ECONOMIC SHOCK AND IMPLICATIONS
COVID-19 is leaving low-skilled workers worse-off
An interview with Luigi Guiso, AXA Chair in Household Finance & Insurance
In your view, what makes this crisis so different from previous financial crises?
Economically, there are two features unique to this COVID crisis. The first is its extremely high speed. The second is that the economic shock has not affected everybody equally. The sectors subject to lockdown tend to be relatively low-pay, low-skill. As a result, the economic shock is not only unprecedented in size and speed, it is also very concentrated in a particular segment of the population and that will increase inequality. We should also look at what has happened with asset prices. In mid-March, the stock market dropped sharply. Some investors had to sell just to weather the shock and cashed in losses on their investments. Typically, the subsequent buyers were wealthy investors, who could afford to take on the extra risk. Since March, the market has recovered quickly providing those wealthy investors with gains. The result is a redistribution from mainly the middle to the wealthier classes.
Do you think this increase in inequality will last, or is it more a short-term phenomenon?
Overall, those on lower incomes will suffer the longest because, while the stock market recovers quite quickly, a recovery in the real economy is a much slower process. We do not yet know how long the recovery will take. Ultimately, workers depend on their firms re-opening again. There is another aspect: younger generations coming into the workforce are likely to do so on low pay and research shows that, if you begin your working life on low pay, you rarely make up the lost ground. The loss in earnings is permanent.
“Overall, those on lower incomes will suffer the longest because, while the stock market recovers quite quickly, a recovery in the real economy is a much slower process. We do not yet know how long the recovery will take.”
How well have governments responded to this economic shock?
Generally, governments have had two responses. The first, on the monetary side, amounts to injecting as much liquidity as possible into the economy while simultaneously keeping interest rates low. That gives companies access to what they need in this crisis: liquidity and credit. The second, in Europe, involves measures to protect jobs, or at least keep workers attached to their current firms through furlough or salary support schemes. The US doesn’t have the same welfare system – consequently, in the US, unemployment has risen sharply. In Italy, by contrast, that unemployment is effectively hidden because workers’ wages are being paid by the government. We don’t know yet how well this European approach will work. We know that some firms will close permanently as a result of this crisis – also that some sectors will see significant restructuring. Government response also depends on resources. Germany has been able to inject much more money into its economy because of the strength of its public finances. Other European countries – like Italy, Spain, or even France – face more constraints. The recovery fund approved by the EU leaders will be fundamental in speeding up the recovery process across all Europe.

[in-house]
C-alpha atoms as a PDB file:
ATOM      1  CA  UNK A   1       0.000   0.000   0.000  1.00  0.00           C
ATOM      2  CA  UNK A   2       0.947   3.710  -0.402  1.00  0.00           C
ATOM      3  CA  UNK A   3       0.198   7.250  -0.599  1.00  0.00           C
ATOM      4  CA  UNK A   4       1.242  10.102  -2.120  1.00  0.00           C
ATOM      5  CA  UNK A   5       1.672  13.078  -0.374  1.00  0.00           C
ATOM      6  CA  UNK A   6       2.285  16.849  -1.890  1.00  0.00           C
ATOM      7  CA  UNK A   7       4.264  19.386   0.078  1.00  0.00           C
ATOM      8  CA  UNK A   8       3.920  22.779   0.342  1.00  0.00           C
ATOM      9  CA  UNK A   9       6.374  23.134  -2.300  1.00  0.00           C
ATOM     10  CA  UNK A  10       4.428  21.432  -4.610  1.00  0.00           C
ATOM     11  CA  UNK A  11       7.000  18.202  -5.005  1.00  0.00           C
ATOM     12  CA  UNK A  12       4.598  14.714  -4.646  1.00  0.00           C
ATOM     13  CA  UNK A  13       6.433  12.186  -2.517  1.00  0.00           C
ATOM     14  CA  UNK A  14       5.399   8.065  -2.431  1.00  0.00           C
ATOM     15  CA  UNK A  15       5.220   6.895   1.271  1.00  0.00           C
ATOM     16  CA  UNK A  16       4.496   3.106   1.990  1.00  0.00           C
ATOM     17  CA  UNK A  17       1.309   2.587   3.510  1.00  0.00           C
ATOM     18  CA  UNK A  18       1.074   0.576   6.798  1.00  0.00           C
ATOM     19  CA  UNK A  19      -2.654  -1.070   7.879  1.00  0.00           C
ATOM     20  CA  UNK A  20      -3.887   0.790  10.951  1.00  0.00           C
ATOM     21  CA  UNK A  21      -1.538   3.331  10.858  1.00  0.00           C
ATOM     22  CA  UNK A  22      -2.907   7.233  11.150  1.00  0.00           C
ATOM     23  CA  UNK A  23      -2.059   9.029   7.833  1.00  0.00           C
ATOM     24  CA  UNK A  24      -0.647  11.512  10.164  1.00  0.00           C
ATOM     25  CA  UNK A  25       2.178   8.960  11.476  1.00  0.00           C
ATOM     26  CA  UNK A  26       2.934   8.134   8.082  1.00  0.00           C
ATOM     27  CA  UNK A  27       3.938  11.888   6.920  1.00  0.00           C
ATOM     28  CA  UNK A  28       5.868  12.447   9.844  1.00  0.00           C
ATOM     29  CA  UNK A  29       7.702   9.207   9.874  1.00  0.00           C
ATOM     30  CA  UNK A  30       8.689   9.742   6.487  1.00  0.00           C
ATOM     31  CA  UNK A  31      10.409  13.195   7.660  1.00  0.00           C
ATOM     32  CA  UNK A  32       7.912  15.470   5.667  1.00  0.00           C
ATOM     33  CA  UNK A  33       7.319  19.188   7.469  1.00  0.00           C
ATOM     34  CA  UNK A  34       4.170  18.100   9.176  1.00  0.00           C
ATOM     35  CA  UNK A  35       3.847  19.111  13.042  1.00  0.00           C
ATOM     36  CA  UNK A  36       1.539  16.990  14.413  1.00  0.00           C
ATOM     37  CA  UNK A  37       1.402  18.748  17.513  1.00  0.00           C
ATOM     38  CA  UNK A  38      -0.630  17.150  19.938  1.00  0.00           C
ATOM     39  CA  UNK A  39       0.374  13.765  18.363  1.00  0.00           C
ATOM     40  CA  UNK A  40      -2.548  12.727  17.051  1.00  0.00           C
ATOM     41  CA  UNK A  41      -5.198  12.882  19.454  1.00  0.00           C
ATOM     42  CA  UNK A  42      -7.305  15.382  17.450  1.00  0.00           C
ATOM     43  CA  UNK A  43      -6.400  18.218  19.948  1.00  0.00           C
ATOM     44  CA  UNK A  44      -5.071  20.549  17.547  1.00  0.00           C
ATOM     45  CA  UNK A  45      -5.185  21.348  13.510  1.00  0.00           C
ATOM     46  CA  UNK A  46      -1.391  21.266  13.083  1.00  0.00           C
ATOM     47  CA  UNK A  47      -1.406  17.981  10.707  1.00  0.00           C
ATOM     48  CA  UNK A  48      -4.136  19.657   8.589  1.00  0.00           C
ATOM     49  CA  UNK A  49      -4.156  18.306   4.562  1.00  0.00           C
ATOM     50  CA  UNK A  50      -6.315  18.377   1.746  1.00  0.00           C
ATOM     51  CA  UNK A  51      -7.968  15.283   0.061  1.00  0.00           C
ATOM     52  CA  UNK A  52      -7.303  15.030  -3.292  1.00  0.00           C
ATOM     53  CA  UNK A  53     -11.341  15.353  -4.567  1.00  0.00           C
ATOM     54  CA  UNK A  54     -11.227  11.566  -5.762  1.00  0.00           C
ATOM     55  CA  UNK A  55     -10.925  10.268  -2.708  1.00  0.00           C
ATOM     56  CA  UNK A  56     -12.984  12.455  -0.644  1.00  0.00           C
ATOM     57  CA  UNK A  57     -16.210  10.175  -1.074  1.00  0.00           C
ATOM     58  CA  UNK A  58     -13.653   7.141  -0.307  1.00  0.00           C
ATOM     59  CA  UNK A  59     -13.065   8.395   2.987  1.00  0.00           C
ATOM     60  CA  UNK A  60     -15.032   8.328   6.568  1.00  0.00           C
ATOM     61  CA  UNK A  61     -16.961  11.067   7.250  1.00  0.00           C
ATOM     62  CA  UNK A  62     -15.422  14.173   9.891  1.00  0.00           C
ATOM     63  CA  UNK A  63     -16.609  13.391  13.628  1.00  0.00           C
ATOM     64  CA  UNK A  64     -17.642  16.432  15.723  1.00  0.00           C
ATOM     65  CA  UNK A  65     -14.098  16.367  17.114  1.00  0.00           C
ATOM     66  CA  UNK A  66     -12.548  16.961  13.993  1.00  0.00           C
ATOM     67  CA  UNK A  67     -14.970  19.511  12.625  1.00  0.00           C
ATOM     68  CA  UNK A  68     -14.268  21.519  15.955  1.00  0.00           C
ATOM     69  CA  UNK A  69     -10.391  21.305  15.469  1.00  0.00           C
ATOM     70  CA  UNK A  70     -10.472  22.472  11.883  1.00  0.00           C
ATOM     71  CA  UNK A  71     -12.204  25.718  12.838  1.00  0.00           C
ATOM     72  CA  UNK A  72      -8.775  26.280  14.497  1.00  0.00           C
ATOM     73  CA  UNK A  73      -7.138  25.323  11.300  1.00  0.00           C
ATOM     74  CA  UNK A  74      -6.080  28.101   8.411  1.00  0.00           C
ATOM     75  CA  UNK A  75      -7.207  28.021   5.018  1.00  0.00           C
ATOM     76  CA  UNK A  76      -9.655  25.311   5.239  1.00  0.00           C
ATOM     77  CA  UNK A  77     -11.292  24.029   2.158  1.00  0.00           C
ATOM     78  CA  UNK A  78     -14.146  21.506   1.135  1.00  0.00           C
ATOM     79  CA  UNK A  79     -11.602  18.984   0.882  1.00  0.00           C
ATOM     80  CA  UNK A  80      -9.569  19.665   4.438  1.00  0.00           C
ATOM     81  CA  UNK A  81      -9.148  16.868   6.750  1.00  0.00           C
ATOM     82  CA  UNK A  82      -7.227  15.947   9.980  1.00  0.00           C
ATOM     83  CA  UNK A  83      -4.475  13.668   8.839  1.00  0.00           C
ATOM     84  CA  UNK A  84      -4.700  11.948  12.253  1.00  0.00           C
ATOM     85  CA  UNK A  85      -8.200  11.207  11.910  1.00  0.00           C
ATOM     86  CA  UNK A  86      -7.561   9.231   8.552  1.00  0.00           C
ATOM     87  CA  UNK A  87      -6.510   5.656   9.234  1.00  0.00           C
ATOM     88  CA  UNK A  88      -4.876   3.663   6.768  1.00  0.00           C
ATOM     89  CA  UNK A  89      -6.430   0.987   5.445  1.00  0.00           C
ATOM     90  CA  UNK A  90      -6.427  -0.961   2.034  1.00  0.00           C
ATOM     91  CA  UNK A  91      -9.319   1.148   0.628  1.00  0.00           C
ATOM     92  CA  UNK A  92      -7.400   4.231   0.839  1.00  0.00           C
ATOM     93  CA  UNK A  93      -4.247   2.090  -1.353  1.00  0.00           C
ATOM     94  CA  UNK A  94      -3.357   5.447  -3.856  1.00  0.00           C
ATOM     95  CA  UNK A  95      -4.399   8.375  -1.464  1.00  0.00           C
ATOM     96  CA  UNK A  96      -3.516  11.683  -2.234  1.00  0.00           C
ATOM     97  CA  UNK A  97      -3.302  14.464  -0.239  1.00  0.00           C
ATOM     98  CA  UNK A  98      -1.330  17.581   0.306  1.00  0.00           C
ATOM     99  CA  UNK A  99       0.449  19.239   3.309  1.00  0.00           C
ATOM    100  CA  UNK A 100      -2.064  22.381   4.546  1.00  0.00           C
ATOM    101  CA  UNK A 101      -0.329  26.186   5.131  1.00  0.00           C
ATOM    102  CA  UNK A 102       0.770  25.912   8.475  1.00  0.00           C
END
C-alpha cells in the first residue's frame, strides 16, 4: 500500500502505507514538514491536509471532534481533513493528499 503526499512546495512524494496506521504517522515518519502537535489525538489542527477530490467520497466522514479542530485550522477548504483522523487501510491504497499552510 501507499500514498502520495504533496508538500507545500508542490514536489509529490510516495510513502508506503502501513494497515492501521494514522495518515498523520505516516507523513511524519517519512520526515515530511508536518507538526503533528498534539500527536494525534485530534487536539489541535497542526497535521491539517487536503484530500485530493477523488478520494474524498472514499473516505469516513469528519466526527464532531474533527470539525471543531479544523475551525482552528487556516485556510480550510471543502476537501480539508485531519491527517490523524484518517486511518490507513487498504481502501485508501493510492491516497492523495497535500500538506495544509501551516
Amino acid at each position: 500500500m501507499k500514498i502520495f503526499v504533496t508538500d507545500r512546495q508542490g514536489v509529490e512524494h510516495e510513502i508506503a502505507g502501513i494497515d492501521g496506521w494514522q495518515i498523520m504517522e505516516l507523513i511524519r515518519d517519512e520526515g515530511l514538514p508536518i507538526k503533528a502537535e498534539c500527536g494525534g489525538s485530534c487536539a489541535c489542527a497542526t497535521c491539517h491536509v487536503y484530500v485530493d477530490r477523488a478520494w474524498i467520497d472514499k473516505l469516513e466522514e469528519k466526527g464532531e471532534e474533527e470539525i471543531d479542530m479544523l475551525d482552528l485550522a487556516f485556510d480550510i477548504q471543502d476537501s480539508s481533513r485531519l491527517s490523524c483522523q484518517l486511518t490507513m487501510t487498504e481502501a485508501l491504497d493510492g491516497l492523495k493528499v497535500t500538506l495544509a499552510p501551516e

In your view, will we see more jobs lost as a result of further restructuring in the economy?
What we will see is resources shifting, in effect, from one sector to another. As a worker, if you have the right skills – in technology, for example – you may benefit from that process. For most people, that won’t be the case unfortunately.
“The fact is, not all sectors are equal in those two respects and re-opening should hinge on both if we want to avoid the in-and-out-of-lock-down scenarios as much as we can.”
Economies are going in and out of lock down - how should we approach reopening the economy – after so many weeks in lockdown?
As we have seen in many places, it is not an easy answer. We have to be careful when reopening the economy. If we reopen too quickly, as done by several US states, we risk spreading the virus again. That said, we cannot keep the economy closed indefinitely. It is far too costly with the daily loss of money and jobs. In reopening the economy, we need to both minimize the risk and maximize the potential economic gain. That means taking a gradual approach over a period of weeks, starting off with those sectors that are central to the economy and to international trade, and where social distancing can be managed. The fact is, not all sectors are equal in those two respects and re-opening should hinge on both if we want to avoid the in-and-out-of-lock-down scenarios as much as we can.
What are the prospects for a quick economic recovery?
It is possible that government policies will support a quicker recovery but there is so much uncertainty, not least surrounding consumer behavior. Purchasing and travelling have both been drastically reduced even post shut down and that will have a significant impact – in Italy, tourism accounts for 15% of the country’s GDP. Thousands of hotels, restaurants, bars and clubs depend on tourism. We will see a fall-off in activity – and it will take a long time for some sectors to recover from this crisis.
AXA Chair in Household Finance & Insurance, Einaudi Institute for the Economy and Finance, Rome (Italy)
Professor Luigi Guiso specializes in household finance, financial markets and economics. Based in Rome, he has won a number of awards for his work, including the 2009 Smith Breeden Prize for his paper Trusting the Stock Market. In 2016, he was listed by Reuters as one of the world’s most influential scientific minds. Recently, Luigi has been studying how civic attitudes may determine the effectiveness of policy response to the COVID-19 virus.